Research methods like randomized clinical trials (RCTs) and the use of placebos have no place in these studies. Informed consent reflects the acceptance that an experimental agent will be employed that has unknown and eventually very high toxicity, and that benefits are improbable, though not impossible. Contrary to widespread opinion, such a trial is therapeutic and the patient continues to receive all required clinical care in addition to being protected by the technical and ethical probity of the protocol. “Nevertheless, in designing and approving phase I trials, investigators and institutional review boards (IRBs) must strive to optimize the risk-benefit ratio for participants, while remaining within the constraints imposed by the trials' scientific objectives” [15]. This opinion is valid for usual Phase I studies were searching for therapeutic agents is not the primary motivation, in distinction to trials being carried out in situations that entail patients with severe conditions that accelerate their deterioration and lack any effective therapy. In genuine experimental therapies, possible medical benefits have priority that should not be conditioned by methodological considerations.

Social value of experimental therapies
The social value of science is often dismissed as a vague, ineffable, and resistant to any definition or specifications [16]. Ignoring the social relevance of a trial has allowed many biomedical investigations in general, especially pharmaceutical research, to pursue corporative interests unconcerned with the local needs of the venue where they are performed.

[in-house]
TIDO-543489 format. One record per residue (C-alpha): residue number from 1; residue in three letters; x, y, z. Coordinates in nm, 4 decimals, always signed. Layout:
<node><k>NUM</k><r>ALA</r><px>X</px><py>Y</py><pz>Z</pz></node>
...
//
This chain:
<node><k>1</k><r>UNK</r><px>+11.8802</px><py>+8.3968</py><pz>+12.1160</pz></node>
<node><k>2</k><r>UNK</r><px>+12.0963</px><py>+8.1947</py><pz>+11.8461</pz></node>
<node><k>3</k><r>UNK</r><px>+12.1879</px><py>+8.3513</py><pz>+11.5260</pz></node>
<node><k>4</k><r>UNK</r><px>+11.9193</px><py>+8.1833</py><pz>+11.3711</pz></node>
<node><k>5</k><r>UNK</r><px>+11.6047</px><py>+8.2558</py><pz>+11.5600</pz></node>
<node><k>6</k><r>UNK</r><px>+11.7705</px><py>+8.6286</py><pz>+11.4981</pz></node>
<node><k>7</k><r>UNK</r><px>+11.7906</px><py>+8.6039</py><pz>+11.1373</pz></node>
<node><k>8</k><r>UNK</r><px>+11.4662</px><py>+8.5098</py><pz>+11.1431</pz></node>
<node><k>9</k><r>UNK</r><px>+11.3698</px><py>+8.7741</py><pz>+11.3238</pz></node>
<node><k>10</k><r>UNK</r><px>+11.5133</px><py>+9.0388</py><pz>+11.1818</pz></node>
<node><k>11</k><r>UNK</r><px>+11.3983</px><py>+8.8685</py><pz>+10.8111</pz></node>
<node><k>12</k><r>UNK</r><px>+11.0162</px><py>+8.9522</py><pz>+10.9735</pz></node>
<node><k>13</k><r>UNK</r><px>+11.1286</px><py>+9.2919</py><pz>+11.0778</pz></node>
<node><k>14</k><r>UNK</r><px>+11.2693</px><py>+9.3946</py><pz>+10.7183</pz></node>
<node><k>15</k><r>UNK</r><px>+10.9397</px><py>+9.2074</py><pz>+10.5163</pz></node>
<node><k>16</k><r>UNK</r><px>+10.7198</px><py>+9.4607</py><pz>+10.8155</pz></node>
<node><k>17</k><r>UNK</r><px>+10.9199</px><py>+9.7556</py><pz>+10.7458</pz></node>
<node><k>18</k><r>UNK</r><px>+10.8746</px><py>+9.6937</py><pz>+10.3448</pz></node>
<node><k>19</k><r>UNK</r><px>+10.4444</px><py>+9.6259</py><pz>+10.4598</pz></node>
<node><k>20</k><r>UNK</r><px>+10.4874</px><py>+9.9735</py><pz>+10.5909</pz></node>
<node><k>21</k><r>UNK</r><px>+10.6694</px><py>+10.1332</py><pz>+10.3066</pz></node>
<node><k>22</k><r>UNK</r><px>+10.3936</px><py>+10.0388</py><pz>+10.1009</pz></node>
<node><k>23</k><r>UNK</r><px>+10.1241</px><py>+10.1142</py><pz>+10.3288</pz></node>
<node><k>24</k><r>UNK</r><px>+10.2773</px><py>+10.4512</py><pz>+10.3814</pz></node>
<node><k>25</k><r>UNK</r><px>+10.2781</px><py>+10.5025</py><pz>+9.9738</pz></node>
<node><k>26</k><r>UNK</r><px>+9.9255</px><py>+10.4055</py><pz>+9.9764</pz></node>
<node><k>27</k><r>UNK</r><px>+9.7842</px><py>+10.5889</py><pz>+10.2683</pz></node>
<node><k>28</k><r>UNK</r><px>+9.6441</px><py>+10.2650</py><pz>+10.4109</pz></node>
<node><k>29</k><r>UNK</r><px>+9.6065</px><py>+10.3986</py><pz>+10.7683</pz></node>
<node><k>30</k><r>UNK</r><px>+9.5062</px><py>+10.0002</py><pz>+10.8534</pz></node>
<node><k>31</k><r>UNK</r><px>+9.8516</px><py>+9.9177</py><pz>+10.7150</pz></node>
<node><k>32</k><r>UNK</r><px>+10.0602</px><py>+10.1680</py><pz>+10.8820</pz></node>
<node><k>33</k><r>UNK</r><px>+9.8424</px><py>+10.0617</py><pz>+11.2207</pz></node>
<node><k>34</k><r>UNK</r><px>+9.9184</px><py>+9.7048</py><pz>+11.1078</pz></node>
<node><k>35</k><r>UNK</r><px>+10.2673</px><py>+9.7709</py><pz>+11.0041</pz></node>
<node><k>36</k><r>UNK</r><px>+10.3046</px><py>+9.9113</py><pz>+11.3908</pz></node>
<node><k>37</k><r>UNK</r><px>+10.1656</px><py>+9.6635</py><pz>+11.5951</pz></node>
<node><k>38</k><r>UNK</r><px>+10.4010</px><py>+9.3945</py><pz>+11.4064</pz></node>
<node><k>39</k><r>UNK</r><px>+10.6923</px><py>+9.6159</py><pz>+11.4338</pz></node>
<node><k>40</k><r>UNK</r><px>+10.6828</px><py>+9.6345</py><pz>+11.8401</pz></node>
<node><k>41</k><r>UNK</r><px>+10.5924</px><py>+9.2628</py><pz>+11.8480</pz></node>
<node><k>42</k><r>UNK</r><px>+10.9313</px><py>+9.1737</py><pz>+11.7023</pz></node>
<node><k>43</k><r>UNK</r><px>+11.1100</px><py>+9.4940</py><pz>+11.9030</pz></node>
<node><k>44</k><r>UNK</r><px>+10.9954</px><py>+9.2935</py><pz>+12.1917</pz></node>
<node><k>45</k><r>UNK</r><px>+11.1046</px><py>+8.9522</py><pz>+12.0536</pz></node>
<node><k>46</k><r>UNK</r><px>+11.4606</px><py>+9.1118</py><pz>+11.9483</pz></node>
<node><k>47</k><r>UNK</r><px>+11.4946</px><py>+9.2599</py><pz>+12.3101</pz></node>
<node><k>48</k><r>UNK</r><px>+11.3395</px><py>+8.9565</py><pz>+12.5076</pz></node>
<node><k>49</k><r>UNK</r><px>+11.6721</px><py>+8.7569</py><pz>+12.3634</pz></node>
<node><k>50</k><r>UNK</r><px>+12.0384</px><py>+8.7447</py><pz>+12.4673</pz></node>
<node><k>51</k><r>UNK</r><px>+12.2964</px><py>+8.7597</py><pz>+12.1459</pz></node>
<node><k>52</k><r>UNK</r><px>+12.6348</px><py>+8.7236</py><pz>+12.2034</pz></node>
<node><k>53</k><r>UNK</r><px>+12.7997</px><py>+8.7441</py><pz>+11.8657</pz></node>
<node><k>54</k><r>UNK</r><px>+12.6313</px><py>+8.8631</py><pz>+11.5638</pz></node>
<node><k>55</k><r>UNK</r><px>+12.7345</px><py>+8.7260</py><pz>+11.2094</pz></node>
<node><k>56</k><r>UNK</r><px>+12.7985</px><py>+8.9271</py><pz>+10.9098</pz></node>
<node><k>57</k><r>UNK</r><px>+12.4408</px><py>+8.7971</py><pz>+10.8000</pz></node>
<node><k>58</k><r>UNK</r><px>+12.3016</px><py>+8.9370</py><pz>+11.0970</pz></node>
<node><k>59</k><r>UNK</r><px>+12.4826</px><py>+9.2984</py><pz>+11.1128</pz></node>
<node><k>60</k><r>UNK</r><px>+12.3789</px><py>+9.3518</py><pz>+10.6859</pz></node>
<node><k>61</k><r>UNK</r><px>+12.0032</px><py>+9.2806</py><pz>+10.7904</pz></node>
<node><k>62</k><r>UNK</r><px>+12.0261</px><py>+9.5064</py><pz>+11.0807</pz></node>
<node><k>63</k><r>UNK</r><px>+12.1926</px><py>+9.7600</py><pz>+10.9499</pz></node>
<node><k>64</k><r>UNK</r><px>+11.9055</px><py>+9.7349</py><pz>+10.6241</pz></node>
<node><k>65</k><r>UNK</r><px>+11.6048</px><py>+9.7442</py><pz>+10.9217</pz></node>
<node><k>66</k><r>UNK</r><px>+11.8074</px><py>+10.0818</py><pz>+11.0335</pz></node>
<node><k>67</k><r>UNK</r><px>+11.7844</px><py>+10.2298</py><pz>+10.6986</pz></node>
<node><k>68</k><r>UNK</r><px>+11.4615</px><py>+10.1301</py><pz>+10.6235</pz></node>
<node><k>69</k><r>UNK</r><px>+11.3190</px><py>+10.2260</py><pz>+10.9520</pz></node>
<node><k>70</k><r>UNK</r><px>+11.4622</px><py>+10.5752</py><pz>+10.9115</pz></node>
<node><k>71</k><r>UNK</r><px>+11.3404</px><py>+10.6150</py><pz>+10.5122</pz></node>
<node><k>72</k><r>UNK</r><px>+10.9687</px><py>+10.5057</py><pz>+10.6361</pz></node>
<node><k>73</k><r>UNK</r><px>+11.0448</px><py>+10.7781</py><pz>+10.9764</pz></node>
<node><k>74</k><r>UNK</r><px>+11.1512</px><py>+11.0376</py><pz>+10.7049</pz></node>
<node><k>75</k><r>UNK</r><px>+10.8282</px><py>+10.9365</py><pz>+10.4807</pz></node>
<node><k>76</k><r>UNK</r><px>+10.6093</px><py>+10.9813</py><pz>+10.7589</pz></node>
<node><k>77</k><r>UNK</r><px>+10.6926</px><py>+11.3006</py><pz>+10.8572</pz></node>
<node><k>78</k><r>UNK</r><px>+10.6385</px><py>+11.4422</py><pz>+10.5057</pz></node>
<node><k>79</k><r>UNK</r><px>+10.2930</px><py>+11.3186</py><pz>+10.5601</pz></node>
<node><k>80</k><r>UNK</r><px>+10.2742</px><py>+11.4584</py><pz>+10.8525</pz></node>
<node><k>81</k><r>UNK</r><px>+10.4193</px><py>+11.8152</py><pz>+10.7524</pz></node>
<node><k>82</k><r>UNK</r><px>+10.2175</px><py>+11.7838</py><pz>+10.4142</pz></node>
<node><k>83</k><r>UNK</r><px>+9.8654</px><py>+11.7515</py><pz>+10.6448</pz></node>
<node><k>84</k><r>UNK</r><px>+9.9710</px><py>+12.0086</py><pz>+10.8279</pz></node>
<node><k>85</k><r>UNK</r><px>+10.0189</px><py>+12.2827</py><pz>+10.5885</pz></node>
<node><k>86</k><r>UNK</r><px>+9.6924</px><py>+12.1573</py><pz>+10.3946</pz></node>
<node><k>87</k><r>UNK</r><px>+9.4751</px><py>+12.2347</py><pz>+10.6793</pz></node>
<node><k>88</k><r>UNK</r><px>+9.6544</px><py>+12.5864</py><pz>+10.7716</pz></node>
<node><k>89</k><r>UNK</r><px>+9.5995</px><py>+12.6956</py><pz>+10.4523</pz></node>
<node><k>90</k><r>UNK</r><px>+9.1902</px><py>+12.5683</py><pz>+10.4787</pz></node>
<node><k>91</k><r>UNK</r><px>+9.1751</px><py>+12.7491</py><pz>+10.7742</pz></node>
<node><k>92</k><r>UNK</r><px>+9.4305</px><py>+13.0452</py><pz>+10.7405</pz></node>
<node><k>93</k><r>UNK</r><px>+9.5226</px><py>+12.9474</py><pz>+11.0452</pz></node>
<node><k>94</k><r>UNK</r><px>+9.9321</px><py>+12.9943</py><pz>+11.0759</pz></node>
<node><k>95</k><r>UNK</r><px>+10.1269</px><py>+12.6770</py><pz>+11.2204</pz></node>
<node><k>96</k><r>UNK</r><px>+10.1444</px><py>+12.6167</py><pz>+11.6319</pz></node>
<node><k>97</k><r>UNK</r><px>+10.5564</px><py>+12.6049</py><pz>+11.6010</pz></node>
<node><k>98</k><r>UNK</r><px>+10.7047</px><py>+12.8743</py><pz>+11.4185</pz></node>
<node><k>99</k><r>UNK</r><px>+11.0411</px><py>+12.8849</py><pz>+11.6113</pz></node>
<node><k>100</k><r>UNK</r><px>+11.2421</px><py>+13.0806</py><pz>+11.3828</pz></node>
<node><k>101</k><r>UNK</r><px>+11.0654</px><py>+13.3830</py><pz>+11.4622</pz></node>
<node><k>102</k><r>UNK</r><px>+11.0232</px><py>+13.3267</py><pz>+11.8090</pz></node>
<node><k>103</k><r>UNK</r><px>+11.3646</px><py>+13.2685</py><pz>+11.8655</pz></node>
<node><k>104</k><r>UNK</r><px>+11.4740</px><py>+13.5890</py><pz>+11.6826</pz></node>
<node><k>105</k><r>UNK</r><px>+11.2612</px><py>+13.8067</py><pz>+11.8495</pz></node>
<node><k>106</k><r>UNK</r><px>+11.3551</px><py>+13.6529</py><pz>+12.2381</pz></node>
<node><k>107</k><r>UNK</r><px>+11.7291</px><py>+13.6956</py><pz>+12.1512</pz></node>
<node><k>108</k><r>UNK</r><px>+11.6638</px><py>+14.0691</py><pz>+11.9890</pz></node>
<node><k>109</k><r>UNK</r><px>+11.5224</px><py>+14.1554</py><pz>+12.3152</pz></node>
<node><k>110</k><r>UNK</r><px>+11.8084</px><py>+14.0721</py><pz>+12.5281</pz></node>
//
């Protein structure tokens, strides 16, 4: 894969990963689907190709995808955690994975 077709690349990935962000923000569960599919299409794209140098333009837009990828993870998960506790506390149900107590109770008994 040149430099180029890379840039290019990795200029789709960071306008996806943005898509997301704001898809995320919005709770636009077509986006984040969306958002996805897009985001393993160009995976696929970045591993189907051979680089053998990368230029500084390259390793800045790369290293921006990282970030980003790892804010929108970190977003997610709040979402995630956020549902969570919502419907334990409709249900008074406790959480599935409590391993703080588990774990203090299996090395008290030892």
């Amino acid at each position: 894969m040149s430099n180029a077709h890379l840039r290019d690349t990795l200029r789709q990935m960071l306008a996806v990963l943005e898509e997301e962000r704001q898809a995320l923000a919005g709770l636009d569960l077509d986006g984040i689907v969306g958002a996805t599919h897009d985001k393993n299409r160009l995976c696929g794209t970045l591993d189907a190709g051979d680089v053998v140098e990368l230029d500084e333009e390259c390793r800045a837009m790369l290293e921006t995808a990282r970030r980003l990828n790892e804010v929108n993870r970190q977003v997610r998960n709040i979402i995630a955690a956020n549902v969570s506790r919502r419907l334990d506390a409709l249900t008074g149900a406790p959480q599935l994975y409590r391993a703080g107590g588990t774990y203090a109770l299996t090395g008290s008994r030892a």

Social value depends on the relevance a study may have to broach problems that the host community needs to solve. Social value ought to be a determining input in the national research policies, especially if public funds  are involved in financing, managing and developing clinical studies, clarifying whether the scientific agenda is established by alien and market interests,  local scientists or the community which is aware of its own interests and needs [17].

It is widely agreed upon that clinical investigation ought to have social value by generating knowledge that will lead to health improvements. When lacking in social value, research exposes participants to unjustified risks and squandering of resources [18].

The article cited refers to Phase III clinical trials that focus on effectiveness and safety of recommended doses studied in large cohorts of patients, and carried out in “developing nations”. Nevertheless, social value that leads to “health improvements” is to be applied in all clinical trials, even more so when investigating experimental therapies that invariable seek benefits to the patients being incorporated, as well as obtaining information that might justify proceeding to Phases II and III to the benefit of future patients.